This article is only available in the PDF format. Download the PDF to view the article, as well as its associated figures and tables.
Infection with B. welchii as the causative organism is of infrequent occurrence in civil practice. Such cases as are seen are generally those in which marked tissue damage has taken place and in which the wound has been grossly contaminated, as in street accidents and in gunshot wounds. The case reported here is of unusual interest because of the probable portal of entry of the infection and on account of the fact that it developed in apparently normal muscle tissue.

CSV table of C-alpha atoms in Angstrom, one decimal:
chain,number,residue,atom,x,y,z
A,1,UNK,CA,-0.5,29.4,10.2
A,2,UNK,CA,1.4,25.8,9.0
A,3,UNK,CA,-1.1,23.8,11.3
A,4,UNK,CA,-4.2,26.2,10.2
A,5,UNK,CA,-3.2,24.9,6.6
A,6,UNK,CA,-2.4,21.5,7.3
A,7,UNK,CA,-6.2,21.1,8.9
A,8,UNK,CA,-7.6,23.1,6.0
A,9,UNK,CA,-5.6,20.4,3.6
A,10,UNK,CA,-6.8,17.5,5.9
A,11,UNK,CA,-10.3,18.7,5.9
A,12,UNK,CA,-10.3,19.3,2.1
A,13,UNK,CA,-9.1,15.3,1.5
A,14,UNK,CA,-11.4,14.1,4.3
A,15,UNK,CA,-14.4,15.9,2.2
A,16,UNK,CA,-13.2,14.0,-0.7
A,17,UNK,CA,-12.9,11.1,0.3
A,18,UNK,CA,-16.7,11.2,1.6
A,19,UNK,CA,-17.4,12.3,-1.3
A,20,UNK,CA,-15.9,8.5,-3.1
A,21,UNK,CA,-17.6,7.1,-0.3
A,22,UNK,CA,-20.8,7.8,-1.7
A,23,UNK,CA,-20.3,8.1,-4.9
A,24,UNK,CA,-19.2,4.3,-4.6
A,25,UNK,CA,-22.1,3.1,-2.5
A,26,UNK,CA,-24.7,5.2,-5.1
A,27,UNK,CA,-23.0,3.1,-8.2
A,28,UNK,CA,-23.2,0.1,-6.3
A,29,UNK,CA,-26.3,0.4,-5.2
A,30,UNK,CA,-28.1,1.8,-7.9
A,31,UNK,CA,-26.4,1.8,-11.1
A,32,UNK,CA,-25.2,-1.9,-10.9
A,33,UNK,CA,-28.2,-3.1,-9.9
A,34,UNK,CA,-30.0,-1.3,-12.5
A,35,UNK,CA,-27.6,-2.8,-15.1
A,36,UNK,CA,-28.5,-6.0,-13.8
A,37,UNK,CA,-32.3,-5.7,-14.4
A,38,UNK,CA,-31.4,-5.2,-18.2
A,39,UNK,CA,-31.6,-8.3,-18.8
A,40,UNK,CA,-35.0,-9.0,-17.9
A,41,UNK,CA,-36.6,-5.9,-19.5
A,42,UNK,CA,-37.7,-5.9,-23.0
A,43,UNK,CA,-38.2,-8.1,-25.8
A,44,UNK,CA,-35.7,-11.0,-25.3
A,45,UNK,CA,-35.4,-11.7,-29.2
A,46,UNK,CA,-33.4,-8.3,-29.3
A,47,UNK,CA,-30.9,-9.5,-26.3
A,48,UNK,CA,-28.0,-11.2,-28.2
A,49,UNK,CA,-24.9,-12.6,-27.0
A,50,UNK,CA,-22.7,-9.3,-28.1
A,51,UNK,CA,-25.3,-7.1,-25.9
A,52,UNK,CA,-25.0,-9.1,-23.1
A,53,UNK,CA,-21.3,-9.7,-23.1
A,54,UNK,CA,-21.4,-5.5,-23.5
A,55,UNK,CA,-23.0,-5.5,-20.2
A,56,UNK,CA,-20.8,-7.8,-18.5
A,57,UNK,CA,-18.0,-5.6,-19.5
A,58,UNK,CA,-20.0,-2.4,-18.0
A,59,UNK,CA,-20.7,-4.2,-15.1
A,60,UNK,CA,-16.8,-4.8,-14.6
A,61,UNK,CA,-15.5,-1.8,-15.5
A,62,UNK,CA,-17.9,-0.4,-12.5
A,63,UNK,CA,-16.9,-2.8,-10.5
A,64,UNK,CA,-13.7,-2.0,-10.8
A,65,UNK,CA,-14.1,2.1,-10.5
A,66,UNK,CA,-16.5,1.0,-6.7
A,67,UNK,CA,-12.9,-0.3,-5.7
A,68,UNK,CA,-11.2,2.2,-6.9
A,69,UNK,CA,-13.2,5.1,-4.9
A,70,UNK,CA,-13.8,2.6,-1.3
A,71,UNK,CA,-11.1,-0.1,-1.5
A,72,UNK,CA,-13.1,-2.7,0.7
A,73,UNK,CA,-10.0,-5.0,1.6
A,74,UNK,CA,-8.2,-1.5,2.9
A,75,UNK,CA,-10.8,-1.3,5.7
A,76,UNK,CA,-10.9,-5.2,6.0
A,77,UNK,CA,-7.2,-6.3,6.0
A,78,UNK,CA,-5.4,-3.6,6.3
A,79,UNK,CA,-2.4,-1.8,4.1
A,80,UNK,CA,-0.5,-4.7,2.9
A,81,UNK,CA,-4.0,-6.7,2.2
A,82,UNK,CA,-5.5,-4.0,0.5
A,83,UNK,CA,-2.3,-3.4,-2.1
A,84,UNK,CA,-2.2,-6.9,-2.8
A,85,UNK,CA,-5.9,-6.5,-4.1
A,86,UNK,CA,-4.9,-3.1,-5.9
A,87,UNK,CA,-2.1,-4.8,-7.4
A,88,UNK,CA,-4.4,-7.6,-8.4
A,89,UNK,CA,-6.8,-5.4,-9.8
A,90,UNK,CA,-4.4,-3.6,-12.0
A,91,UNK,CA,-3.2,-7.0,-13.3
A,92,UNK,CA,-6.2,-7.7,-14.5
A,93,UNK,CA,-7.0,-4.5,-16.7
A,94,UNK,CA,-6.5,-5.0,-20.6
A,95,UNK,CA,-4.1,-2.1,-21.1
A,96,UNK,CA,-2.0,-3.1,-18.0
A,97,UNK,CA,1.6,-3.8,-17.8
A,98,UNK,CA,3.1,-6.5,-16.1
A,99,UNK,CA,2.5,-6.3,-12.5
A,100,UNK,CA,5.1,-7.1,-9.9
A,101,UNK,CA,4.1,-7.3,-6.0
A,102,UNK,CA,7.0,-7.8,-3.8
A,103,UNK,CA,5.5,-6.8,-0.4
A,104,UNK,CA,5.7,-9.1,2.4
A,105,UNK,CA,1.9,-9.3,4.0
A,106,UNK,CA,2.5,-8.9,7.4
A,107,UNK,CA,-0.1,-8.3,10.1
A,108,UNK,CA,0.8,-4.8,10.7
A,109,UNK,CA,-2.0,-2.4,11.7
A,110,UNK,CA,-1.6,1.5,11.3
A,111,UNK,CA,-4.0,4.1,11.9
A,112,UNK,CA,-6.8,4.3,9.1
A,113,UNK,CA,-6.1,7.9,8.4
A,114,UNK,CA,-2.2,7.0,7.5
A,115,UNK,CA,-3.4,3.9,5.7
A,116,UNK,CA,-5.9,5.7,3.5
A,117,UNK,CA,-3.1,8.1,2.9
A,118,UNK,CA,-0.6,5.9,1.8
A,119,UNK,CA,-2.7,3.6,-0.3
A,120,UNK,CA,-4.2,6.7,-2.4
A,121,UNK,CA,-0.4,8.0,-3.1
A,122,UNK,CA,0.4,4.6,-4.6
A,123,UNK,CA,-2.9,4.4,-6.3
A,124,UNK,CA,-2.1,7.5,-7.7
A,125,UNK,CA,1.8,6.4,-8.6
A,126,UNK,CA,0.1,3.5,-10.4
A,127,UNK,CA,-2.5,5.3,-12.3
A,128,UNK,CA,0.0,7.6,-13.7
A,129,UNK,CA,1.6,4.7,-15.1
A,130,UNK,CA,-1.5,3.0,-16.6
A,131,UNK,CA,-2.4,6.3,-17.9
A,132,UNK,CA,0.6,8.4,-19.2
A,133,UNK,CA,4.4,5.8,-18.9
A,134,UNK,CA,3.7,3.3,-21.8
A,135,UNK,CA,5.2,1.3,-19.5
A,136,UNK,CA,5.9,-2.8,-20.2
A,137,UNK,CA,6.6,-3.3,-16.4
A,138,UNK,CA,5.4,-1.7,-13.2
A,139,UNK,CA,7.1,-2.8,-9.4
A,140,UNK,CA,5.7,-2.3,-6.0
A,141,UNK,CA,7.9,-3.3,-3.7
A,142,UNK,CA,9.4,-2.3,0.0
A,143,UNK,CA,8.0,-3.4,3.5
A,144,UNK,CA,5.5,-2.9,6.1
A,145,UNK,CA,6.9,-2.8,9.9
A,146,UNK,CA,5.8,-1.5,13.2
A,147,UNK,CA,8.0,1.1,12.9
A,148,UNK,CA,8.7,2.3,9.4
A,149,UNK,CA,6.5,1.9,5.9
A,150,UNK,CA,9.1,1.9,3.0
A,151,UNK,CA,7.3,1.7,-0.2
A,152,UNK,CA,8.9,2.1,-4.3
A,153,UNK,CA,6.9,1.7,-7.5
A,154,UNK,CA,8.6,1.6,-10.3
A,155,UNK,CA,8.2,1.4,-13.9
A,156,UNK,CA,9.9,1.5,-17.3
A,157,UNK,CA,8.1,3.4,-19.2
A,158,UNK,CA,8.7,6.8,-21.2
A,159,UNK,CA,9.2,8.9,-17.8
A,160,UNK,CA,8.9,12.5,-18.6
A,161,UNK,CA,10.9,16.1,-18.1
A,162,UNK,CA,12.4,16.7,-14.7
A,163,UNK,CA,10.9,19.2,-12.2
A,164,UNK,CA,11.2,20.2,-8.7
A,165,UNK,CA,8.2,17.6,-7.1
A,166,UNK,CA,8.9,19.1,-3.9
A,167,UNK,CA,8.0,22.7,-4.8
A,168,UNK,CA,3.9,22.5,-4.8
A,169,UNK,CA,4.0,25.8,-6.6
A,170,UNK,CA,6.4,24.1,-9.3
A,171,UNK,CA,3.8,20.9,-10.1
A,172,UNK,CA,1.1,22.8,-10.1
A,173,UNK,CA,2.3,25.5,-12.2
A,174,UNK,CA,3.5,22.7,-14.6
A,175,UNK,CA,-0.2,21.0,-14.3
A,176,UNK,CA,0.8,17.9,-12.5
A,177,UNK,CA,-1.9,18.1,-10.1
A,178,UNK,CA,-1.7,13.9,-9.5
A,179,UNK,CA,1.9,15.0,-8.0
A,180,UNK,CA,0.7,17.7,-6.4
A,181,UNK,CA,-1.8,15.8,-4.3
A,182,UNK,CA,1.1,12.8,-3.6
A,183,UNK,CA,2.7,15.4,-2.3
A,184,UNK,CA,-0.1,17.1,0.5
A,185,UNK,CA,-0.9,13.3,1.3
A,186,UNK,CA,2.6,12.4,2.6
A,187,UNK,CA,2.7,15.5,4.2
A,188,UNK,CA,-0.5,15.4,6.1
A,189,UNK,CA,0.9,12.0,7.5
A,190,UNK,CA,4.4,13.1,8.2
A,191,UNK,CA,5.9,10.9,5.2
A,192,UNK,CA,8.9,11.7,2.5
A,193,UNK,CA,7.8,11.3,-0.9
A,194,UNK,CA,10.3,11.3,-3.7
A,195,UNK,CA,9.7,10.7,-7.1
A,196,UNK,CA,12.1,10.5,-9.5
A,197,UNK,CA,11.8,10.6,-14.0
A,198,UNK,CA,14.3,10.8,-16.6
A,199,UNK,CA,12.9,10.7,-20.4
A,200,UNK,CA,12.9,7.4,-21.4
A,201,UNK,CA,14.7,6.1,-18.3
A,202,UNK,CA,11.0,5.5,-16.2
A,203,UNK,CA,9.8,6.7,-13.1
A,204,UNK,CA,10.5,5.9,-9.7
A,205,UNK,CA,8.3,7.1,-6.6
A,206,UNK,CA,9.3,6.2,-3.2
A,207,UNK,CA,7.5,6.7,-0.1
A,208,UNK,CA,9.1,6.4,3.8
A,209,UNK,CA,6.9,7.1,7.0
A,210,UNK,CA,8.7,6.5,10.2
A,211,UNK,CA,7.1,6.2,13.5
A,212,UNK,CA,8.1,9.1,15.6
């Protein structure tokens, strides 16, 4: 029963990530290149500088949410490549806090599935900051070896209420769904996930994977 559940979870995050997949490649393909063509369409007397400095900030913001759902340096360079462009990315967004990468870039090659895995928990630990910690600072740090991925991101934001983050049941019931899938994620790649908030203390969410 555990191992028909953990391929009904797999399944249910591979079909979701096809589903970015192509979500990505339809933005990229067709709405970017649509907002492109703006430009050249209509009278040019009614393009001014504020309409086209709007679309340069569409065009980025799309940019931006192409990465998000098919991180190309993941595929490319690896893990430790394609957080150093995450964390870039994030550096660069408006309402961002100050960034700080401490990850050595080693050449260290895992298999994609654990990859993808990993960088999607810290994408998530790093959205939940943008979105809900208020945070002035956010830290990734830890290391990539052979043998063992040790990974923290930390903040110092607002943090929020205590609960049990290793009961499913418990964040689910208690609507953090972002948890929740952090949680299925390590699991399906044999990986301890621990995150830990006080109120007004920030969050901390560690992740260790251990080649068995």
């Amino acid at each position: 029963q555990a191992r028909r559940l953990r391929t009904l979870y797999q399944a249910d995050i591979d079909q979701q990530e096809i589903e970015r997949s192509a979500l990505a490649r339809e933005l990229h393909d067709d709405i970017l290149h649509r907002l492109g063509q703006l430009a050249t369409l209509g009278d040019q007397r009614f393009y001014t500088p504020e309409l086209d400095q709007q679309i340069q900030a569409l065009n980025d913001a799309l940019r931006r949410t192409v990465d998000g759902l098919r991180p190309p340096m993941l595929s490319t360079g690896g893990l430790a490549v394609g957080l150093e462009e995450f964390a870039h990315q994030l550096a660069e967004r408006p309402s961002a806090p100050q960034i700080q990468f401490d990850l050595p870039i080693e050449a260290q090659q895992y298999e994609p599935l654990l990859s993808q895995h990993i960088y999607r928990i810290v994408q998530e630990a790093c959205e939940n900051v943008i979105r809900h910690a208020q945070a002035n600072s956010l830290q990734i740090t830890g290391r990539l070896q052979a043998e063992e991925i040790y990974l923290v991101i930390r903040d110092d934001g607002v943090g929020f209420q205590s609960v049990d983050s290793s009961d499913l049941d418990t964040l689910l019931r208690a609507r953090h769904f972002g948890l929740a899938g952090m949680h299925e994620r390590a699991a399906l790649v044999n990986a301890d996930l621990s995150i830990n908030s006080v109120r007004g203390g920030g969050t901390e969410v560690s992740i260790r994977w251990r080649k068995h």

A. J., a white man, aged 46, seen, April 30, 1932, complained chiefly of hemorrhoids. His family and past history presented nothing of importance except for the history of mild alcoholism during the past few weeks. The patient was well developed, rather obese, and somewhat under the influence of alcohol. Examination of the chest and abdomen presented no abnormalities. Rectal examination showed a large cluster of protruding externo-internal hemorrhoids with
Nowlin P, Hipp ER. BACILLUS WELCHII INFECTION. JAMA. 1933;100(2):114–115. doi:10.1001/jama.1933.27420020002010a
Customize your JAMA Network experience by selecting one or more topics from the list below.
Create a personal account or sign in to: